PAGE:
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Cowboys for Trump co-founder barred from public office over Jan. 6

A New Mexico judge removed Cuoy Griffin as commissioner of Otero County, citing the 14th Amendment’s clause barring officials who've engaged “in insurrection or rebellion” from holding public office.
Couy Griffin, an Otero County commissioner and cofounder of Cowboys for Trump, appears in 1st Judicial District Court on Aug. 15, 2022, in Santa Fe, N.M.
Couy Griffin, an Otero County commissioner and co-founder of Cowboys for Trump, appears in 1st Judicial District Court in Santa Fe, N.M., on Aug. 15.Matt Dahlseid / Santa Fe New Mexican via AP file

A New Mexico judge ordered the co-founder of Cowboys for Trump removed from public office Tuesday over his presence at the U.S. Capitol during the Jan. 6 riot.

State District Judge Francis Mathew removed Otero County Commissioner Cuoy Griffin from his elected position "effective immediately" and banned him from seeking further public office, citing the 14th Amendment's clause barring those who have taken oaths to uphold the Constitution from holding federal or state office if they have engaged “in insurrection or rebellion."

“Due to his disqualification under Section Three of the Fourteenth Amendment, defendant is constitutionally ineligible and barred for life from serving as a ‘Senator or Representative in Congress, or elector of President and Vice-President,' or from ‘hold[ing] any office, civil or military, under the United States, or under any State,’ including his current office as an Otero County Commissioner,” Mathew wrote.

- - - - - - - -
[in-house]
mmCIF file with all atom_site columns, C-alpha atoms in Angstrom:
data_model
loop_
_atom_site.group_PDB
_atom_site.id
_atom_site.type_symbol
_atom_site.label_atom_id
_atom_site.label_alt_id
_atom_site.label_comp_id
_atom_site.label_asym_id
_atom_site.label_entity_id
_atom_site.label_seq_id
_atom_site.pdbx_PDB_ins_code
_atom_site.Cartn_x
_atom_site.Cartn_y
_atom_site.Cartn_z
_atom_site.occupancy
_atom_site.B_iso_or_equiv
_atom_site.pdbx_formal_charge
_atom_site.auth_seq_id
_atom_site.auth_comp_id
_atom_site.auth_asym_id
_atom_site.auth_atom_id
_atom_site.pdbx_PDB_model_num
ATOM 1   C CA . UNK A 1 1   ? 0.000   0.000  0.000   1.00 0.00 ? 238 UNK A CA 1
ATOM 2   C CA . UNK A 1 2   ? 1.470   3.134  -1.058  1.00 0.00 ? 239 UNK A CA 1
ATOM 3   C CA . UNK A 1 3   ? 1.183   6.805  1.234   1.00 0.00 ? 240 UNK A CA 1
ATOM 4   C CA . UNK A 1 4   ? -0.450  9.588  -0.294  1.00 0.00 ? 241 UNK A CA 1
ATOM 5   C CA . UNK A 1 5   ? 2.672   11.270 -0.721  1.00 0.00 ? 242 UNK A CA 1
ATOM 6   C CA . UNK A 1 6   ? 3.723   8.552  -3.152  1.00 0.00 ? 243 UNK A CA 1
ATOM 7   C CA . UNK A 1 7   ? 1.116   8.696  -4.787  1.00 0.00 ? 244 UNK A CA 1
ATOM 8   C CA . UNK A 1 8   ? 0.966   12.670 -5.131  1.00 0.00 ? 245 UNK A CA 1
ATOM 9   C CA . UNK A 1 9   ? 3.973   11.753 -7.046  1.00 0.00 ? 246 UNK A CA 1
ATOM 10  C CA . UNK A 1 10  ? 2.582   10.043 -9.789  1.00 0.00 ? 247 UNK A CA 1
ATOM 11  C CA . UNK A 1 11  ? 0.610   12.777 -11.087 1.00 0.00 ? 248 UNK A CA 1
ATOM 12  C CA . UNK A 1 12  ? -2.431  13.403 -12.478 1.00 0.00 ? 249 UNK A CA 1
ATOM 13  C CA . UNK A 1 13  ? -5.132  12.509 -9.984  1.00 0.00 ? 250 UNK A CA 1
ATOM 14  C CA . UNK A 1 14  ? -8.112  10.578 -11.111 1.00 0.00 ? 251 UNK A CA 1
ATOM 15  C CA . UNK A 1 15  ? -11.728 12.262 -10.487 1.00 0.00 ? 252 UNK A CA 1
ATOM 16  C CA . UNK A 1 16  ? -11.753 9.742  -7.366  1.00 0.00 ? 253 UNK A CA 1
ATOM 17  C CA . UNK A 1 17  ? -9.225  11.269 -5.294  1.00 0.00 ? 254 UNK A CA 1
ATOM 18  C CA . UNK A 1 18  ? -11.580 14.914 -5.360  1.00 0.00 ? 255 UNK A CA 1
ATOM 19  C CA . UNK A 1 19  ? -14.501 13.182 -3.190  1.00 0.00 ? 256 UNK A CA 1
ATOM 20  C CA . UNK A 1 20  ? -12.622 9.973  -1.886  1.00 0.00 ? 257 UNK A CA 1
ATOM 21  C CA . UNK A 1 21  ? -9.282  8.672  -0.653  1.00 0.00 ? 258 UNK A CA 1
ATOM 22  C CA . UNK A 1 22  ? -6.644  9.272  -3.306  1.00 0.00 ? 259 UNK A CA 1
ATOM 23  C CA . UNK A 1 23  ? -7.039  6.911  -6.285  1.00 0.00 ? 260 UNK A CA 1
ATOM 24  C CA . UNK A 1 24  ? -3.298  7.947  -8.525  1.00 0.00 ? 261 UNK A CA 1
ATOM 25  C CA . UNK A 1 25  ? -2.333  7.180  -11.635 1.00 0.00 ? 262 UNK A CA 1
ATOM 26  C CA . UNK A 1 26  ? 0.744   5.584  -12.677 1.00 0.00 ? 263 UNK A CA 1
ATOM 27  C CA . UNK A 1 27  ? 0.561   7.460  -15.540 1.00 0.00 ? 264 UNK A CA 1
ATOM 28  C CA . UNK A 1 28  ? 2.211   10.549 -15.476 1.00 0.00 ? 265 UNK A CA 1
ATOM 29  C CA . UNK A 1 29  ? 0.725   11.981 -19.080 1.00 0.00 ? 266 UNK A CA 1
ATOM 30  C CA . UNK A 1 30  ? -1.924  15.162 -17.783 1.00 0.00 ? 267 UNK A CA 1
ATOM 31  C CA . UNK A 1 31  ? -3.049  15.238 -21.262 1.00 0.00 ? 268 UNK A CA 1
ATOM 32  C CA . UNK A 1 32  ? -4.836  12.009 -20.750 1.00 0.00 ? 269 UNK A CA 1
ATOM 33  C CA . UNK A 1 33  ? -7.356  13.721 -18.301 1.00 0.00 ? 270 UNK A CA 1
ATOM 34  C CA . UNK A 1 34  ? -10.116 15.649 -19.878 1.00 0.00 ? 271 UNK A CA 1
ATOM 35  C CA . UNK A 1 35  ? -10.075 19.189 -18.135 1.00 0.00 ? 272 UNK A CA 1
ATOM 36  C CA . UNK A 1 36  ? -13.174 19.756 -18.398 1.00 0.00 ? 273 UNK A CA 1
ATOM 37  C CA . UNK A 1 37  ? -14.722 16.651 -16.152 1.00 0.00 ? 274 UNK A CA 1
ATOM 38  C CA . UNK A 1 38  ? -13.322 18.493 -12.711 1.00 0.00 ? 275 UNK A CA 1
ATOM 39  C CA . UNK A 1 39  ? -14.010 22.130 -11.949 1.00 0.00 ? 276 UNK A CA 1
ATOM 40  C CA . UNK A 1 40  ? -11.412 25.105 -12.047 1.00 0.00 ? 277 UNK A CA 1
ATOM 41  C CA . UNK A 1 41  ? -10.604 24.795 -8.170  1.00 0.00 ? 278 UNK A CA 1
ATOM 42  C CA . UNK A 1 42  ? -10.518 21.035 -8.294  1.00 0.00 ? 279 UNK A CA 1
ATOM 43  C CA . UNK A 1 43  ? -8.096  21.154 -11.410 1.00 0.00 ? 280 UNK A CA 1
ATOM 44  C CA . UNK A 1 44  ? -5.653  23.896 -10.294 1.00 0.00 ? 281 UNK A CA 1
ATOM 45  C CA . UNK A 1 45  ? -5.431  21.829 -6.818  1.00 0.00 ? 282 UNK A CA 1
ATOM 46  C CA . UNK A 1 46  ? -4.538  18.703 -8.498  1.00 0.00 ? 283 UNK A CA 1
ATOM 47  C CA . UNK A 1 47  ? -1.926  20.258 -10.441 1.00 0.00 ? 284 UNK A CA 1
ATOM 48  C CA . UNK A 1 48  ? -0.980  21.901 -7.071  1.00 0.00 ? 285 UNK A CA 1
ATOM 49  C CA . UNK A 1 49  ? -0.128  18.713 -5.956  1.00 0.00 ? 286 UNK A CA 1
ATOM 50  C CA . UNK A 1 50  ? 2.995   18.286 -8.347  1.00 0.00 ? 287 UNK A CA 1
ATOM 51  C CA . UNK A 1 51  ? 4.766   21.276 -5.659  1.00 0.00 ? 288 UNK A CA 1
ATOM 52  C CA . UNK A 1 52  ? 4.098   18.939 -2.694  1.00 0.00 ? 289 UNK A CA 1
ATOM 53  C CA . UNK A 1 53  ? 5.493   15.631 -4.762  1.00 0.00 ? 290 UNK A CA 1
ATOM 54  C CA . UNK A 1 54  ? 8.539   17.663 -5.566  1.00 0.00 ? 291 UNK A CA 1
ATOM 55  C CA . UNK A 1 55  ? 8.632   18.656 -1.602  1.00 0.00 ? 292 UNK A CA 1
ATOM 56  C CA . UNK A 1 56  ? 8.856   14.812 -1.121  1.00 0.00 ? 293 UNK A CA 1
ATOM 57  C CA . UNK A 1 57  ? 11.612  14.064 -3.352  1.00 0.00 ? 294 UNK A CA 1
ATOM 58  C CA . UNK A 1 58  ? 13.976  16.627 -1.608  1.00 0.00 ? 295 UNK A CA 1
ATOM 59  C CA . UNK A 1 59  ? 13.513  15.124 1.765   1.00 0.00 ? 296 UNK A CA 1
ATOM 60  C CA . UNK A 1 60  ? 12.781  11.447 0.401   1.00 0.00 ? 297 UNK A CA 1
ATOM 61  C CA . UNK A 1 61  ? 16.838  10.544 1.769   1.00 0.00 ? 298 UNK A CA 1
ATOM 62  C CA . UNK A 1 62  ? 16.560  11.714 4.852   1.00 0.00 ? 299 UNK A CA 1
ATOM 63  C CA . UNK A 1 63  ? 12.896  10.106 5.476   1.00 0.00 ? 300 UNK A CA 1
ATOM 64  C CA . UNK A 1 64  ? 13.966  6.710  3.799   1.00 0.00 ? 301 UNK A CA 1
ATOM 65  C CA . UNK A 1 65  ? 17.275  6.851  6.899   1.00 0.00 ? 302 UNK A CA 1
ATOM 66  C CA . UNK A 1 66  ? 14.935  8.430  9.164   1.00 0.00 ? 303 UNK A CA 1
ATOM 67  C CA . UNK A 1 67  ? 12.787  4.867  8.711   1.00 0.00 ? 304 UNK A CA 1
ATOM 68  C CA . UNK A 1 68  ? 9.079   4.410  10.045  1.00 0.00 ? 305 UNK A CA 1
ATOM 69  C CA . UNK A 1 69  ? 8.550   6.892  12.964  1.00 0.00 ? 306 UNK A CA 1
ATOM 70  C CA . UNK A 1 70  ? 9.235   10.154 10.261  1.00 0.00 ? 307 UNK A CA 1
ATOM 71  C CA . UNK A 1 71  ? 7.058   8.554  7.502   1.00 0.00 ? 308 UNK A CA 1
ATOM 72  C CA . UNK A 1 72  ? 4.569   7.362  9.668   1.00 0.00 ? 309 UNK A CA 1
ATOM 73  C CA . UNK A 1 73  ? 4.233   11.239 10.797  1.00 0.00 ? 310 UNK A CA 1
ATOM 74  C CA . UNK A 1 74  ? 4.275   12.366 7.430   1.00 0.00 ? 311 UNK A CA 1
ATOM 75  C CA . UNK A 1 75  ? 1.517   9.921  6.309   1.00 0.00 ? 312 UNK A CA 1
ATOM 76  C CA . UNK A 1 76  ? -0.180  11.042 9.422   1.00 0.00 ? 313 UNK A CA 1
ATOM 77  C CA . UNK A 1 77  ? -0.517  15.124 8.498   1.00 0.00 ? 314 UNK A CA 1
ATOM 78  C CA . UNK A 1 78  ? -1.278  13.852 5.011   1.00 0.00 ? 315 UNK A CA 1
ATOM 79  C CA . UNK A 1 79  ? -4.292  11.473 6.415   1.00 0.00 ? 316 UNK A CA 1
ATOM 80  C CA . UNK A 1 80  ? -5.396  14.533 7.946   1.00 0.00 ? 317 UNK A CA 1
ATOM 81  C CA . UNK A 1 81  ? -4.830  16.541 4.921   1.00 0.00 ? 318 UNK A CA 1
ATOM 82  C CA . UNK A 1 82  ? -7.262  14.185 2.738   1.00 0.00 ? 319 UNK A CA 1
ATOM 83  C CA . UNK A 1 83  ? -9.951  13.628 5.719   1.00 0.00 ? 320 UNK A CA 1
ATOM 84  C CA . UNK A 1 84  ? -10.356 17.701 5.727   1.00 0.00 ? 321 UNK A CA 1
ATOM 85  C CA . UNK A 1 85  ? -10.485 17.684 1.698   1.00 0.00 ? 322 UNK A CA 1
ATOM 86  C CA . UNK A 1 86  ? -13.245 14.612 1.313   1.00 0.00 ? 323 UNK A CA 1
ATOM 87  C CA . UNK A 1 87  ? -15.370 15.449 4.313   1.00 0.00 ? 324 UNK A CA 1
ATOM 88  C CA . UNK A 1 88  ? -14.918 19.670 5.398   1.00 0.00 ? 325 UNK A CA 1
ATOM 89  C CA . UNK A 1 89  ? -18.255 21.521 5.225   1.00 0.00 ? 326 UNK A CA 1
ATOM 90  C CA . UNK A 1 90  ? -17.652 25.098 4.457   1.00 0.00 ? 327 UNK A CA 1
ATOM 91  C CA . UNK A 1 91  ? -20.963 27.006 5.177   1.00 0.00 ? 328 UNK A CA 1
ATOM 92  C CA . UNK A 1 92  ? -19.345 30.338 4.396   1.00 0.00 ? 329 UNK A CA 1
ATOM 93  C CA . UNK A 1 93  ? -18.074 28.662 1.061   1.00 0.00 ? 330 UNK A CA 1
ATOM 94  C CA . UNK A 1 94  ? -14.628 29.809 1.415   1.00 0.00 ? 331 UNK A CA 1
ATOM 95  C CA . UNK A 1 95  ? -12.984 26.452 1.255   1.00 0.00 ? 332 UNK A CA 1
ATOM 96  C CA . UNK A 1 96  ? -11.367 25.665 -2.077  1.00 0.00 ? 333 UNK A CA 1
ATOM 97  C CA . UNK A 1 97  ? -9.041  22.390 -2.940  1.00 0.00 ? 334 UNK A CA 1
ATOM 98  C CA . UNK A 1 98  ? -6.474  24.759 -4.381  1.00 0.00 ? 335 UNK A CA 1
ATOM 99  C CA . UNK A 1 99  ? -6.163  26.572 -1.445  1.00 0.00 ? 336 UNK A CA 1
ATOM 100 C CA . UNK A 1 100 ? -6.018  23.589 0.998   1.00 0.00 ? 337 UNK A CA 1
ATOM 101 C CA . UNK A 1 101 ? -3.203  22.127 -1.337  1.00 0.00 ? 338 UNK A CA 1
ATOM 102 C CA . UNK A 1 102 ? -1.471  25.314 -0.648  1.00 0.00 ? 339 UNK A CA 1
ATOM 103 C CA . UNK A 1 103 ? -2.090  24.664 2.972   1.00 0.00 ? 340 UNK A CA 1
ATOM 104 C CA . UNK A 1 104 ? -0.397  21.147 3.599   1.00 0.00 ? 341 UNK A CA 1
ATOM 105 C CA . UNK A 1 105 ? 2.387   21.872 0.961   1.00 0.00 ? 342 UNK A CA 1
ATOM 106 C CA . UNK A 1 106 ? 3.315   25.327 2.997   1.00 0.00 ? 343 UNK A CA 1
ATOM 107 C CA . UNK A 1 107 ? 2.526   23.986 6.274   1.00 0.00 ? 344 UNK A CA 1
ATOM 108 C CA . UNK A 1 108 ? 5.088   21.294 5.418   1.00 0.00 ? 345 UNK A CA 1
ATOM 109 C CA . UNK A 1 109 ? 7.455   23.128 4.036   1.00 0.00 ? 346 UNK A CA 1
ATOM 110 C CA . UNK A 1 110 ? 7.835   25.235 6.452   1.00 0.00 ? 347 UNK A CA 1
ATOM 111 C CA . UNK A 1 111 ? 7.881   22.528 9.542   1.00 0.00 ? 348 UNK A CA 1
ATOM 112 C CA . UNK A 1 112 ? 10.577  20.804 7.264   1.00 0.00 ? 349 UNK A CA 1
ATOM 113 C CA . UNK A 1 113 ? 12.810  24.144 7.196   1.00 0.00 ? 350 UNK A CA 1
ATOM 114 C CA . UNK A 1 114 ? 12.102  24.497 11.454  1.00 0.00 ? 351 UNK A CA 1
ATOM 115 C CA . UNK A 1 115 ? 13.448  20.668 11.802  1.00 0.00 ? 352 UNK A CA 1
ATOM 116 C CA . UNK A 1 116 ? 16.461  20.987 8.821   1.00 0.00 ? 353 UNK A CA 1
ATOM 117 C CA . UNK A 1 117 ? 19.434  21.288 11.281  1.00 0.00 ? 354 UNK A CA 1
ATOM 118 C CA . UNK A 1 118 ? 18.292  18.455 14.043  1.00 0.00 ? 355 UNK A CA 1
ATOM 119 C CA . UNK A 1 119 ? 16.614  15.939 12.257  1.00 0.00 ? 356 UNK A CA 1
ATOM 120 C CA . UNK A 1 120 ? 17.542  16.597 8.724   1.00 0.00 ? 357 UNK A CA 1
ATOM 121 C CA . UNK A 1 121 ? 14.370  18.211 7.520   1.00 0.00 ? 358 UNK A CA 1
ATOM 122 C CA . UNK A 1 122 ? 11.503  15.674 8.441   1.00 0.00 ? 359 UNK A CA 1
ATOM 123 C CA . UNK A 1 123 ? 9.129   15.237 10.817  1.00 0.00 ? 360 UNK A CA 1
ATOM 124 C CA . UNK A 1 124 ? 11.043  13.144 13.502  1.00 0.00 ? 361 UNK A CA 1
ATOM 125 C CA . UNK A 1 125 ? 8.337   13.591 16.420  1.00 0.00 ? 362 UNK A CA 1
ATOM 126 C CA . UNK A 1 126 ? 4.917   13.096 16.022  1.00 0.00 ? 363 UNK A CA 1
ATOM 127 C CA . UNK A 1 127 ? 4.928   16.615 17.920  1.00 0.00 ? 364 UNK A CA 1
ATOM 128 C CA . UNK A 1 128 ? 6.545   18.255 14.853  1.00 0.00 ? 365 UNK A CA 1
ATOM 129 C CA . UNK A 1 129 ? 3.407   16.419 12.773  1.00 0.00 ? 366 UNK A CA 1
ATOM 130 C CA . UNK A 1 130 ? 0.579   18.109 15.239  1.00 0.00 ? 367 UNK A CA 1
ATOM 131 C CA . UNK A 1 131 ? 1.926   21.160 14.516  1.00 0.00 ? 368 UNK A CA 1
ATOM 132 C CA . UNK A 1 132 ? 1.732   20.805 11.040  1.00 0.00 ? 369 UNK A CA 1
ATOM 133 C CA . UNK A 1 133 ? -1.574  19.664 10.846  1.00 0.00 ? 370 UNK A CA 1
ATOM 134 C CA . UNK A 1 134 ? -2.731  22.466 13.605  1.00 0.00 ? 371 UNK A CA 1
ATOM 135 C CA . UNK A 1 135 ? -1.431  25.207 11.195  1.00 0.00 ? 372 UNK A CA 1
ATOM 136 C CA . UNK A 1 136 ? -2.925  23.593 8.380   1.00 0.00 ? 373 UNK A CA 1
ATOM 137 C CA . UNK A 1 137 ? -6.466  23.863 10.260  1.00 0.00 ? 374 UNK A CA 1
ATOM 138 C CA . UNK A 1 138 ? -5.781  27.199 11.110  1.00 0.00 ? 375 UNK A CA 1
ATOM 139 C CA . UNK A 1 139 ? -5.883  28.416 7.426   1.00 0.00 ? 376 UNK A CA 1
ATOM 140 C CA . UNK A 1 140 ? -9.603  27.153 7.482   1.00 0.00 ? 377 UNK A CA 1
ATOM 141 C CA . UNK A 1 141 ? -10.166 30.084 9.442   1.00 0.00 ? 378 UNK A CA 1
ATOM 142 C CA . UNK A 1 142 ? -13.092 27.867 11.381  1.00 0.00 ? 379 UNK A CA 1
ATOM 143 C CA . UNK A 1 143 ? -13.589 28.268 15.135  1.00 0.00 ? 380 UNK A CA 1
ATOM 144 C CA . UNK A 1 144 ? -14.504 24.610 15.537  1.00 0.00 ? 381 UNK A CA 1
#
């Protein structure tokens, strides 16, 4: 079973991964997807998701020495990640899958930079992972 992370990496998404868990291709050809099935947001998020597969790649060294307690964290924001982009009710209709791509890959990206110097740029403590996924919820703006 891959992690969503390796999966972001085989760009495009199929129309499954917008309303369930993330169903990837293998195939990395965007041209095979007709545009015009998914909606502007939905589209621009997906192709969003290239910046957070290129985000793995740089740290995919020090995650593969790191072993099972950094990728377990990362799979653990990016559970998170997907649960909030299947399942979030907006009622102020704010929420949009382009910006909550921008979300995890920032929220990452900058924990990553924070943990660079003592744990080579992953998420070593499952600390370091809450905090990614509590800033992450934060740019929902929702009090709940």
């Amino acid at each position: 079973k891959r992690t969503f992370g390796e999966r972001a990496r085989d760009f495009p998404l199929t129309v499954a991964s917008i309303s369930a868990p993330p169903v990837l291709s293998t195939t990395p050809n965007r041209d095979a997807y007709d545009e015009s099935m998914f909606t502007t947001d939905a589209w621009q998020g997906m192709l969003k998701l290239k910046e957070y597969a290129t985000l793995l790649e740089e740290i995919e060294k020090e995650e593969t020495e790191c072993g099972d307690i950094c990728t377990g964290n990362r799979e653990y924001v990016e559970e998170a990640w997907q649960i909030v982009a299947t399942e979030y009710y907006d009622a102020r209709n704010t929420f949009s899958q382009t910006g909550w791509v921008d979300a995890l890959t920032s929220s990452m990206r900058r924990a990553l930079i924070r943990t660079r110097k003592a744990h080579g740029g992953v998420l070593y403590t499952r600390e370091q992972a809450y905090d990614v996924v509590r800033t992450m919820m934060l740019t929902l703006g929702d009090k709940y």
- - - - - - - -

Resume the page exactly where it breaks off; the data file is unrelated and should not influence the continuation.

NBC News has asked Griffin for comment.

Citizens for Responsibility and Ethics in Washington and several New Mexico-based law firms represented a group of state residents in the lawsuit to remove Griffin as county commissioner.

Griffin, who has espoused false claims of mass voter fraud in the 2020 presidential election, was convicted in federal court this year of a misdemeanor for entering the Capitol grounds on Jan. 6, 2021, without going inside. Griffin was sentenced to 14 days and given credit for time served.

Griffin was the second defendant to go to trial in connection with the Capitol attack after his arrest in January 2021, weeks after supporters of then-President Donald Trump stormed the Capitol to protest the results of the 2020 election amid Trump’s refusal to concede.

Griffin, who faced misdemeanor charges, represented himself in a two-day bench trial. He made headlines at the start of the trial this year for ditching his plans to ride a horse to the courthouse. Griffin claimed that he abandoned the plan because he wanted to respect the court and didn’t want to create a “spectacle.” He instead showed up in a truck with a “COWBOYS FOR TRUMP”-branded horse trailer attached.

Upon walking into the courthouse in March, Griffin insisted that a metal police barricade he climbed upon on the grounds of the Capitol on Jan. 6, 2021, was actually a step. 

“That was a step,” Griffin claimed. “It was a metal step. I used it as a step. ... You can call it a barricade. I call it a step.”